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Australia, the land down under, of kangaroos and koala bears. Where you can find vegemite, Foster’s and shrimp on the barbie. Australia is a bucket list trip for those with wanderlust. But recently, the news from Australia has been about the devastating fires the country is experiencing. Fires, multiple fires across the country, of a scope that is almost incomprehensible.
Some Fast Facts About Australia
- Australia covers some 2.97 million square miles and is home to almost 25 million people.
- Australia is almost as large as the continental United States which covers 3.119 million square miles
- Australia is the world’s 6th largest country
- Australia contains 5% of the world’s land area
- Australia is the world’s smallest continental land mass, but the world’s largest island
- Australia is one of 17 megadiverse countries
What is a megadiverse country?
Megadiverse countries are home to the majority of the earth’s species and have a high number of endemic species. Endemic species are species that exist only in one geographic region. In order to be a megadiverse country, there must be at least 5,000 endemic plants and a marine ecosystem within the countries’ borders. Since Australia is an island, the marine ecosystem gets a check. Australia ranks first in the world for endemic species.
The majority of wildlife found in Australia is found no where else is the world.
- 378 species of mammals are found in Australia, 87% are found nowhere else. That’s 328 species that are found no-where else. The koala, wombat, kangaroo, and platypus are some you may recognize.
- Australia has no native hoofed animals, monkeys, cats or bears.
- Over half of the mammals found in Australia are marsupials. Marsupials have a pouch to carry the young.
- Australia has 828 species of birds, 45% are found only in Australia
- 300 different types of lizards can be found in Australia, and 93% can only be found in Australia.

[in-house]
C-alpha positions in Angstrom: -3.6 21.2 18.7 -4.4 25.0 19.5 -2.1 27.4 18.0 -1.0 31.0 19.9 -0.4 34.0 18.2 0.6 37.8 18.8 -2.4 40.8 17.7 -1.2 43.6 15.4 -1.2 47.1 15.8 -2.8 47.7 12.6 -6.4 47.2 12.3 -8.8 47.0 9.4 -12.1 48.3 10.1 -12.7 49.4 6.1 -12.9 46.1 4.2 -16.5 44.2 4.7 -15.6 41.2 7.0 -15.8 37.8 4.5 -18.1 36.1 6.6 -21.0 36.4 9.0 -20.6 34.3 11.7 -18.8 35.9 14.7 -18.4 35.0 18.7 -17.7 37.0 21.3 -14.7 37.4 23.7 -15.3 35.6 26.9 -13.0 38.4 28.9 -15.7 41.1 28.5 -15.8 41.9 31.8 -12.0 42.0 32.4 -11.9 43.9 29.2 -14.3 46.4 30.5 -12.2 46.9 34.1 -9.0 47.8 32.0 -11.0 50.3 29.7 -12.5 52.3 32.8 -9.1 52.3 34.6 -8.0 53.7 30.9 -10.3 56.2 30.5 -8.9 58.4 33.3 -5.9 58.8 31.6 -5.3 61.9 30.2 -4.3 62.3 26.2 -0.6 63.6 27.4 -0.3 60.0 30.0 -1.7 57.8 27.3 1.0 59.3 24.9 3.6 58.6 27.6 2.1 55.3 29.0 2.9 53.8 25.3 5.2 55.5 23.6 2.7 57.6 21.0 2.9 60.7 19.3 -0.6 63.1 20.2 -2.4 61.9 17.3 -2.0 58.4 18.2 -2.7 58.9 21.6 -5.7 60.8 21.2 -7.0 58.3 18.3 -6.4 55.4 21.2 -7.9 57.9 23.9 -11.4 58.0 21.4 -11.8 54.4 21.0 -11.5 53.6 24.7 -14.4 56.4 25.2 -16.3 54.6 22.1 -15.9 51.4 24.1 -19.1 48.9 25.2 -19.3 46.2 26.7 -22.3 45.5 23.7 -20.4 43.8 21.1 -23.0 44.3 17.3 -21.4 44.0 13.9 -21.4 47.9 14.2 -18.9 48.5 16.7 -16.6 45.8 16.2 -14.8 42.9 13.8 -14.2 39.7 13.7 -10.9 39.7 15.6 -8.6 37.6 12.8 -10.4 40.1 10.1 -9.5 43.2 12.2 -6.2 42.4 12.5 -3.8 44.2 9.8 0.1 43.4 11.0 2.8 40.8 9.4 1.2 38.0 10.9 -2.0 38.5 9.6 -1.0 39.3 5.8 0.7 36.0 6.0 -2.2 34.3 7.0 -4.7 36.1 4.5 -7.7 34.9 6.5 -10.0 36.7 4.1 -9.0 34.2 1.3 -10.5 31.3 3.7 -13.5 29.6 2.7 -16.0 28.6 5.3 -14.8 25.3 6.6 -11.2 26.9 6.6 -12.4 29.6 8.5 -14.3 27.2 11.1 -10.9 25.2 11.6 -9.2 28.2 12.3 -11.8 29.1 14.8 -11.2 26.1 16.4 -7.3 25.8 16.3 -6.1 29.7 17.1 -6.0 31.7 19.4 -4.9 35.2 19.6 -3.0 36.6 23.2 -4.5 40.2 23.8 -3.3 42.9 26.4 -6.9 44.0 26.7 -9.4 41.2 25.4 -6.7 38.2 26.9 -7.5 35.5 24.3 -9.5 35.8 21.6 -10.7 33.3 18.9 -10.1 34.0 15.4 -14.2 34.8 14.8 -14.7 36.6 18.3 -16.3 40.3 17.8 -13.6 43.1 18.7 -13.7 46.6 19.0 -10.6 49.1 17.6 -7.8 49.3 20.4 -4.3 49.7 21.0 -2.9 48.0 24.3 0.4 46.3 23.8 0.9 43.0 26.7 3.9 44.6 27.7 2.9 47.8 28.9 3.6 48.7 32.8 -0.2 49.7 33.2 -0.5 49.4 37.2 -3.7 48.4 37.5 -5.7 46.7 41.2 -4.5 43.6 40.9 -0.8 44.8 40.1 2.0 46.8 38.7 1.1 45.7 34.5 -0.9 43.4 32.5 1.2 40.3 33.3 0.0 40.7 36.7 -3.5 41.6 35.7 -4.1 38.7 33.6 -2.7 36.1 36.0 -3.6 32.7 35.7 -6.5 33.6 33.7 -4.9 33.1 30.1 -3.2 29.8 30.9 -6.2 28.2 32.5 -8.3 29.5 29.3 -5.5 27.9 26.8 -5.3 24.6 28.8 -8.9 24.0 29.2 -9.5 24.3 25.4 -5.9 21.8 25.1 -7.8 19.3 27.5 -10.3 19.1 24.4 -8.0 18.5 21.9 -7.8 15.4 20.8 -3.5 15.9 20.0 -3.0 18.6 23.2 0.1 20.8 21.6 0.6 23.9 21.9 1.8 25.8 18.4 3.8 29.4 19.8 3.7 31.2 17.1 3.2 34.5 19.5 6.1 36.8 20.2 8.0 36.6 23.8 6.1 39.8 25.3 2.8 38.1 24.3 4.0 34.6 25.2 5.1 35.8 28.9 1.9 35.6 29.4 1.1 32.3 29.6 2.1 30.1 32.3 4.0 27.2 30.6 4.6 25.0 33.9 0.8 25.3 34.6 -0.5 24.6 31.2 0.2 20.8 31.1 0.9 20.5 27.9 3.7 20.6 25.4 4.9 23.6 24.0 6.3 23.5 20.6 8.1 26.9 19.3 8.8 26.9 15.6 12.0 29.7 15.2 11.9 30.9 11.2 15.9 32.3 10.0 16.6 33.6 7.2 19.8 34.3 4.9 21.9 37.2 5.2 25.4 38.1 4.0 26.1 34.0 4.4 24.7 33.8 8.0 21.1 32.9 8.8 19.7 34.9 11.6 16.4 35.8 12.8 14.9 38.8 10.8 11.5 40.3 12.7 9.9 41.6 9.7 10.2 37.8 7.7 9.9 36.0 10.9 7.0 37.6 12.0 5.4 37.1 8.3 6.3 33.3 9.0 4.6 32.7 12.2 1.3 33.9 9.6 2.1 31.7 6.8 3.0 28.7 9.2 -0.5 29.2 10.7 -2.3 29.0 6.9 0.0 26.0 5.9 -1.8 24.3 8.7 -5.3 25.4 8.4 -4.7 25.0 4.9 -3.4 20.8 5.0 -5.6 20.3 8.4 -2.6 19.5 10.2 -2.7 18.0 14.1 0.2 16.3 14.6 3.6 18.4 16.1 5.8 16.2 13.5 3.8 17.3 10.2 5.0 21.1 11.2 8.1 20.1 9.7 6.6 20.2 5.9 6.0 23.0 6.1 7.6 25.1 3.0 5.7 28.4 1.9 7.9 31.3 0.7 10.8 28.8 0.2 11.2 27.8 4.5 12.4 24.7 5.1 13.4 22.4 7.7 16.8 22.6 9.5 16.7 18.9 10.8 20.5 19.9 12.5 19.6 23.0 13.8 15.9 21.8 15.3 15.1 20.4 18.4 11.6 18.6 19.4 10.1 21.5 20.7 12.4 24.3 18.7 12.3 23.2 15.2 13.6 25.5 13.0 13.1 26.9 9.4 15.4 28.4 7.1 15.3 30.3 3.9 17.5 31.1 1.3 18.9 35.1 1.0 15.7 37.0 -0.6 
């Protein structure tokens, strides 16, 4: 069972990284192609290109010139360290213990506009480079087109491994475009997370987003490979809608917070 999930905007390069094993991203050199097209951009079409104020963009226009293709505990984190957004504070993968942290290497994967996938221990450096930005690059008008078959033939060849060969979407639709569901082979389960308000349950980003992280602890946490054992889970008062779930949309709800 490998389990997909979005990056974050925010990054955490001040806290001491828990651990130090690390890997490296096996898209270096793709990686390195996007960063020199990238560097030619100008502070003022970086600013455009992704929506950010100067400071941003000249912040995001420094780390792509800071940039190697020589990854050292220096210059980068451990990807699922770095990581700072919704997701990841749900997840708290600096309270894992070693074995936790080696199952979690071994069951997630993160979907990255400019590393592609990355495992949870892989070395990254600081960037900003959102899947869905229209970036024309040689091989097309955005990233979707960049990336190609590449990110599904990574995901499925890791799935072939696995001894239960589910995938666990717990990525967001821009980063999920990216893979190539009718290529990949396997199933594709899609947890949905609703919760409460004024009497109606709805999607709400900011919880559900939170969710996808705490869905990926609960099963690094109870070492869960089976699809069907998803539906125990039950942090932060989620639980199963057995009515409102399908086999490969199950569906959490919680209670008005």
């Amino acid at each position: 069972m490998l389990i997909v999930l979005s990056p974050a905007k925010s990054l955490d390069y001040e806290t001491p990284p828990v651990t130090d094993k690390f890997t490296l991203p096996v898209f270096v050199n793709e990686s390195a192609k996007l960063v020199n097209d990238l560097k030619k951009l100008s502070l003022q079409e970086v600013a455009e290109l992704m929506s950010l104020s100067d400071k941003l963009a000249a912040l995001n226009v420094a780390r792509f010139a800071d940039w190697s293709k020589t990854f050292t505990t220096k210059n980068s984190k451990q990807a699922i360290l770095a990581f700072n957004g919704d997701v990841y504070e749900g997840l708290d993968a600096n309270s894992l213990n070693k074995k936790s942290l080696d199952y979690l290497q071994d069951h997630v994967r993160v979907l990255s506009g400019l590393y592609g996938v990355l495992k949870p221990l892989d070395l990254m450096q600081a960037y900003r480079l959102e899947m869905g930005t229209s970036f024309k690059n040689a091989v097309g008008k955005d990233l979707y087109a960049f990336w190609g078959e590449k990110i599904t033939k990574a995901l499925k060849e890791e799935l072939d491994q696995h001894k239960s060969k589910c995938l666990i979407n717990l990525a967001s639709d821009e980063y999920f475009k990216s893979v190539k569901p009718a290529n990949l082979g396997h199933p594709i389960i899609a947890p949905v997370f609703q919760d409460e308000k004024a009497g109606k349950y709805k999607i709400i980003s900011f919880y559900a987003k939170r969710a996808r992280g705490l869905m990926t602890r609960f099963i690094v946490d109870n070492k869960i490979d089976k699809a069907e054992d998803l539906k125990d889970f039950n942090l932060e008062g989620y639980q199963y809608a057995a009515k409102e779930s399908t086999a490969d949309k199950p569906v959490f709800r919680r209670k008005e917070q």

- 140 different types of snakes can be found in Australia
There are more than 24,000 species of native plants in Australia. The vast variety of native plants is one of Australia’s most prized assets. Some of the most common species of plants include:
- Acacia trees, commonly known in Australia as wattle trees. There are over 1,200 different species of Acacia found in Australia. The golden wattle is Australia’s floral emblem. Acacia has been used by the Aborigines for thousands of years for everything food and medicines, to utensils and weapons, for musical instruments and glues, string, dyes and waterproofing, sandals and head decorations, ceremonial items and seasonal signals.
- Eucalyptus is commonly associated with Australia. With over 2,800 species of gum trees they are found in many different areas of Australia. Australia’s Blue Mountains are home to the most diverse range of eucalyptus species and get their name from the blue haze believed to be created by the trees. Koala’s feed exclusively on a species of eucalyptus.
- Tea Tree Oil comes from the Melaleuca trees. Locally known as paperbarks, tea trees or honey myrtles there are 170 different species of Melaleuca trees. Tea Tree essential oil is revered for it’s antifungal and antimicrobial properties.